Si8000 field solver models changes of thickness of solder mask between traces
Application Note AP169 

Using the Si8000 field solver to model changes of thickness of LPI solder mask between traces

Printed circuit boards are often prototyped at a prototype/quick turn specialist shop before hand over to a volume plant. This note explains how impedance may be affected when the prototype shop and the volume fabricator deploy different soldermask application methods. We describe how the Polar Instruments Si8000 Field Solver can be use to predict changes in the final impedance value of LPI coated differential traces due to non-uniform coating thickness (particularly between finely separated differential traces). We briefly mention some of the most popular application methods for Liquid Photoimageable Soldermask (LPI), and note that these different methods can result in finished board impedances different from the design value.

Silk screen print
The silk screen print method applies the LPI to the board with a squeegee blade through a tensioned mesh. Ink deposit is controlled by varying the mesh count and print settings, speed, angle and pressure. Semi-automatic screen print-applied LPISM is the most prevalent solder mask application method today. Non-uniformity of coating can result from the "damming" effect on the leading edge of the trace in the direction of the squeegee movement. There is compression of the screen on the crown of the trace which can result in extremely thin coating(s) and in the case of differential traces, the flooding effect in the space between the traces must be taken into account. All affect the resulting impedance.


With the curtain-coat technique LPI is applied as the printed circuit board passes through a sheet, or curtain, of low viscosity ink falling through a narrow slot.  Curtain-coating is widely practised and well understood within the board manufacturing industry. Curtain coating exhibits a coating variation phenomenon unique to its method — "shadowing". Shadowing is the occurrence of reduced solder mask on the trailing edge of traces parallel to the curtain compared with the leading edge of those traces. The trace passing through the curtain presents a dam-like effect causing the build-up of mask on the leading edge of the trace, and reducing the mask on the trailing side of the trace.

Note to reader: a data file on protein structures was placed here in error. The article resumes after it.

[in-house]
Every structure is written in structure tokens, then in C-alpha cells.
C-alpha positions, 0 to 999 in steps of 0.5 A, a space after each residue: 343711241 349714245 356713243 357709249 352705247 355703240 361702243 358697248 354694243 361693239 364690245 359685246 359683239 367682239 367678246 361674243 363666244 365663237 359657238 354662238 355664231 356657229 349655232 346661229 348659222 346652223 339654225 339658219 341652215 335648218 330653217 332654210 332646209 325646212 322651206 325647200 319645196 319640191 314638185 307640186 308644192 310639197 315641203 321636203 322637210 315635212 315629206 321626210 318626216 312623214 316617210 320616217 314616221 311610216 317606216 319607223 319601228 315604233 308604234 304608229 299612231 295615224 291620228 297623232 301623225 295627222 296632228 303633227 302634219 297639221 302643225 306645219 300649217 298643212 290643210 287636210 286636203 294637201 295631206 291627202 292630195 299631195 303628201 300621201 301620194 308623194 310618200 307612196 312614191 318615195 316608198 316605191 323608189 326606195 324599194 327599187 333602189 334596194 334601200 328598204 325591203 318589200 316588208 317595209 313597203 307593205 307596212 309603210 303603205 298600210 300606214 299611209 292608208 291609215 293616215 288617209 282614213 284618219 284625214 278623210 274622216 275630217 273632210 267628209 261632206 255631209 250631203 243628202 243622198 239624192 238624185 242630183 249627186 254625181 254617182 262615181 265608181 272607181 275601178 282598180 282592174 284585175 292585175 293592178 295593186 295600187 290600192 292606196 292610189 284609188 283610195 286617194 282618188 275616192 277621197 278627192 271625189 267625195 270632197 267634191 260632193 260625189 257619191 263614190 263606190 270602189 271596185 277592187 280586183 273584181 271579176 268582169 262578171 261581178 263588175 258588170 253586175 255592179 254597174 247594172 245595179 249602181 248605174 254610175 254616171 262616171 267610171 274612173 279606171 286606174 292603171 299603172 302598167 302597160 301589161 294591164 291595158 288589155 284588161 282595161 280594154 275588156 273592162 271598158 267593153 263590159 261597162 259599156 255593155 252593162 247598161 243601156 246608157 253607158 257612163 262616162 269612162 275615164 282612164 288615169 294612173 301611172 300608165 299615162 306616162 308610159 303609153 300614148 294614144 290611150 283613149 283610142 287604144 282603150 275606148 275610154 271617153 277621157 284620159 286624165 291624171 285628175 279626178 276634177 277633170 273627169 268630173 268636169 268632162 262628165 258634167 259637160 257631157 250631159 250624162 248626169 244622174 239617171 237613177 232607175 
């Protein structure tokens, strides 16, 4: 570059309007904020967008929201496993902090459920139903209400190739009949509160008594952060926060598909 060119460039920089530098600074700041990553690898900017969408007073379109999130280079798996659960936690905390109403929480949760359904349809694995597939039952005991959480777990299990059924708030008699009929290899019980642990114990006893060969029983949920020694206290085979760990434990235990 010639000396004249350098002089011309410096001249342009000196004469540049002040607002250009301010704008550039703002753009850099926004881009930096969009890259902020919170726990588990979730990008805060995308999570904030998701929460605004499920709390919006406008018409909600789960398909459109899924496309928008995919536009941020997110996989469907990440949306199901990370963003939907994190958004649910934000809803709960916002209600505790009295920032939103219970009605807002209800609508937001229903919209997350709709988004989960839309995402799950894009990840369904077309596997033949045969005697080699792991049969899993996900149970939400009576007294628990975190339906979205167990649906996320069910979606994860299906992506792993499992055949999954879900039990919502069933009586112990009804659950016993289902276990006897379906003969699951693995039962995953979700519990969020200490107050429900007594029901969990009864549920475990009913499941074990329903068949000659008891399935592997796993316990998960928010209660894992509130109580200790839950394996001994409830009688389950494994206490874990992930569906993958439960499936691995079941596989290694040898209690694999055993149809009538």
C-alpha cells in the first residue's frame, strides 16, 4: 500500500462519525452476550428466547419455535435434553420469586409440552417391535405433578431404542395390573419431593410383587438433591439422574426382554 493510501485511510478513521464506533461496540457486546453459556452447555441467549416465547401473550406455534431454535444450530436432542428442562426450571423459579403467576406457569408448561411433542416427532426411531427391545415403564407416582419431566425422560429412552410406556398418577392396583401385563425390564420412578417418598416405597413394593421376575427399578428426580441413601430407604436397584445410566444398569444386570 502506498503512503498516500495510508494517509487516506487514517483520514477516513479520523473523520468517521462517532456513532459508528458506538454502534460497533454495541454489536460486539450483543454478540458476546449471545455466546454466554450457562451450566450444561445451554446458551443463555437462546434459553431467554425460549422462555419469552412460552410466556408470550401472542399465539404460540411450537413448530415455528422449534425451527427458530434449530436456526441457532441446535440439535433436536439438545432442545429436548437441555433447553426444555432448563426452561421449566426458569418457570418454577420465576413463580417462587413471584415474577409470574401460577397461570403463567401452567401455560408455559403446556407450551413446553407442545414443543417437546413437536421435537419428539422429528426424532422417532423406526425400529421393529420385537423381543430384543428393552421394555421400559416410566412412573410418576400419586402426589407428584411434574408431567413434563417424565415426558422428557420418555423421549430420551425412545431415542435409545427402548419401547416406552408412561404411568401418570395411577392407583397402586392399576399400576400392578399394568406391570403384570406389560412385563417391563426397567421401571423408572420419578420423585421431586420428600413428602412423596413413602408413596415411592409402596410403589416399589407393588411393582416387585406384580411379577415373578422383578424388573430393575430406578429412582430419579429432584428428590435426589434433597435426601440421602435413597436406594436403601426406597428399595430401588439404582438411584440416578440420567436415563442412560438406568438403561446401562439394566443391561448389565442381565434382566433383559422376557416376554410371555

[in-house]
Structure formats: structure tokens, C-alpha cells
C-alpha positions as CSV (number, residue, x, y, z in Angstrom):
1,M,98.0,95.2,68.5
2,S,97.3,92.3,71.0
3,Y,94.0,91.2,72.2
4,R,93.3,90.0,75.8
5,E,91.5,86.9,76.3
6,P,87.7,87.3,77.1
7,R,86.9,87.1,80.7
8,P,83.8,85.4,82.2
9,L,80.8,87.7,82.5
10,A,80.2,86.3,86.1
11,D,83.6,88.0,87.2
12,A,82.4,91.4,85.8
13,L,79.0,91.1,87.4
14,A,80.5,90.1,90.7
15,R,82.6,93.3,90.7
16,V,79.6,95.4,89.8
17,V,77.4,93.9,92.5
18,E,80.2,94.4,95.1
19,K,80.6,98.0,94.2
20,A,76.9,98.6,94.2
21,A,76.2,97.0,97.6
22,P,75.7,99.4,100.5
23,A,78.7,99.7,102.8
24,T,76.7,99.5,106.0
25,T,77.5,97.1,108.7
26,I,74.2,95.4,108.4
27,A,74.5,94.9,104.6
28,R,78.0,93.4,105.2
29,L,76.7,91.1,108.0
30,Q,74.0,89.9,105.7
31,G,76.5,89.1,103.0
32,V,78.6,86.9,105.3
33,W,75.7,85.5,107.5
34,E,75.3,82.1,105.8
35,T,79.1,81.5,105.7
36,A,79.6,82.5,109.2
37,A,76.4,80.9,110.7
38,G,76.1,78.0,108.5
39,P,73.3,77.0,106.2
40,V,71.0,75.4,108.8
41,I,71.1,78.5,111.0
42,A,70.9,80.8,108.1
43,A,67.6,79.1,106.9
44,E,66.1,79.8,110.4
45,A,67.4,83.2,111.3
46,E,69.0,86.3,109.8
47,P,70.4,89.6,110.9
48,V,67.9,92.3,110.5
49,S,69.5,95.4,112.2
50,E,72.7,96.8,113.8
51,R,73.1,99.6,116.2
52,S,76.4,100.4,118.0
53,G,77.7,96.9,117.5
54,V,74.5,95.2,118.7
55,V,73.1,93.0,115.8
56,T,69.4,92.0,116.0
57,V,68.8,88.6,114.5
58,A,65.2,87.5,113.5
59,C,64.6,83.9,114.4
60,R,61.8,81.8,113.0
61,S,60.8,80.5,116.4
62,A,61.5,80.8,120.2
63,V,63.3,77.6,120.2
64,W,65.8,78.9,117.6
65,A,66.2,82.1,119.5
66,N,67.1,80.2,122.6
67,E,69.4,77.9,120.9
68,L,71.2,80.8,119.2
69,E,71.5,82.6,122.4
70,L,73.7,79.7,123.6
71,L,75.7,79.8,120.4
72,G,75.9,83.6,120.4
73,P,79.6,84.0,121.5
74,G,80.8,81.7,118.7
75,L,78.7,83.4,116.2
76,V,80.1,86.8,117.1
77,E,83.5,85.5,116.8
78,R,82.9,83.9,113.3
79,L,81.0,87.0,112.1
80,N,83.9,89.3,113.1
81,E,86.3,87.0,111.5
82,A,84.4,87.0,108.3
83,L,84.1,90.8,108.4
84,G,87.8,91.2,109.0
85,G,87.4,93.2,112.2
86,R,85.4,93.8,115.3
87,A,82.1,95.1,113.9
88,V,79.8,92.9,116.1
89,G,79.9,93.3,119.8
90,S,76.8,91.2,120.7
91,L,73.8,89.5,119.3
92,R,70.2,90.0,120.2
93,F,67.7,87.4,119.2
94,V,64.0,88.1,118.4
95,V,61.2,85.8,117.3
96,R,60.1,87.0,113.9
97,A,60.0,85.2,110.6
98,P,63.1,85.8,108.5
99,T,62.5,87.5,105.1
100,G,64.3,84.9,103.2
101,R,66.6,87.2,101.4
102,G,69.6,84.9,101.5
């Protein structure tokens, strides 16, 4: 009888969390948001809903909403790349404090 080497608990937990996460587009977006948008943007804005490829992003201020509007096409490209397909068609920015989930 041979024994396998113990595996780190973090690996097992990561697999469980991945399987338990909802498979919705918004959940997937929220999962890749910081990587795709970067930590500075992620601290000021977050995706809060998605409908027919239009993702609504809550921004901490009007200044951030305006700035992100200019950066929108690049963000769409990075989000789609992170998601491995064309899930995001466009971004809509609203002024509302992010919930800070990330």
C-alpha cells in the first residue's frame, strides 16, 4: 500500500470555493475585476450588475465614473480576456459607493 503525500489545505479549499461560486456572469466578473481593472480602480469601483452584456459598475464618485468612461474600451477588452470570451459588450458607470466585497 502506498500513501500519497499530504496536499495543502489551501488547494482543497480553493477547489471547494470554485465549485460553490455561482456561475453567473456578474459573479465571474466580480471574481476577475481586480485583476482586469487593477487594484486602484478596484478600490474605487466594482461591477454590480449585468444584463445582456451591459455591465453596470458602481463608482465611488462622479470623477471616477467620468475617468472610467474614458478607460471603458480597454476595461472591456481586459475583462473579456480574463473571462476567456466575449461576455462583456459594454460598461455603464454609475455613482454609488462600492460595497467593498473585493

Electrostatic spray

In the electrostatic spray technique LPI is applied from a rotating bell, which, aided by compressed air, atomizes the ink, and deposits it on the PCB. The LPI is given a negative charge and the PCB is earthed so the LPI is attracted to the board. However, the electrostatic effect tends to attract the LPI to the copper areas, resulting in less than perfectly uniform coating.

Air spray

Using air-spray the LPI is applied using single or multiple spray gun(s). The ink is atomized by mixing with decompressing air. Air spray produces generally uniform coating though some users report problems with multiple gun spray systems having a tendency to form "stripes", due to overlap or interference between adjacent guns, across the board.

The problems are exacerbated if one technique is used to produce pre-production engineering samples and another to manufacture the final product. The actual differential impedance value of the traces on the finished board can be several ohms different from the design value if the thickness of the LPI coating between the traces changes significantly.

In structures such as the edge-coupled coated microstrip below, the final differential impedance value will decrease as the coating thickness C3 increases.

Modelling LPI thickness between differential traces

The Polar Si8000 allows the designer to calculate impedance changes with changes in C3.
In this example we use the Si8000m Quick Solver to model the structure with the coatings at minimum and maximum values.

Si8000 max fill

Si8000 models of edge-coupled surface microstrip showing different coating thicknesses between traces.

Solder mask thickness between traces is given by C3 in the Si8000 structure diagrams above . Magnified views of the gaps between traces showing different LPI fills are shown below.

Minimum fill

Si8000 max fill

Maximum fill

The Si8000 Quick Solver values and solutions for the structures above are shown below

Si8000 max fill

Using the parameters above we observe an approximately 3% decrease in differential impedance between minimum and maximum coating thicknesses between traces. The impedance change will depend on the separation between the traces.

Using the Si8000 Excel interface we can model the changes in impedance over the above range of parameter values.

The graph above illustrates the change in differential impedance against coating thickness between the traces.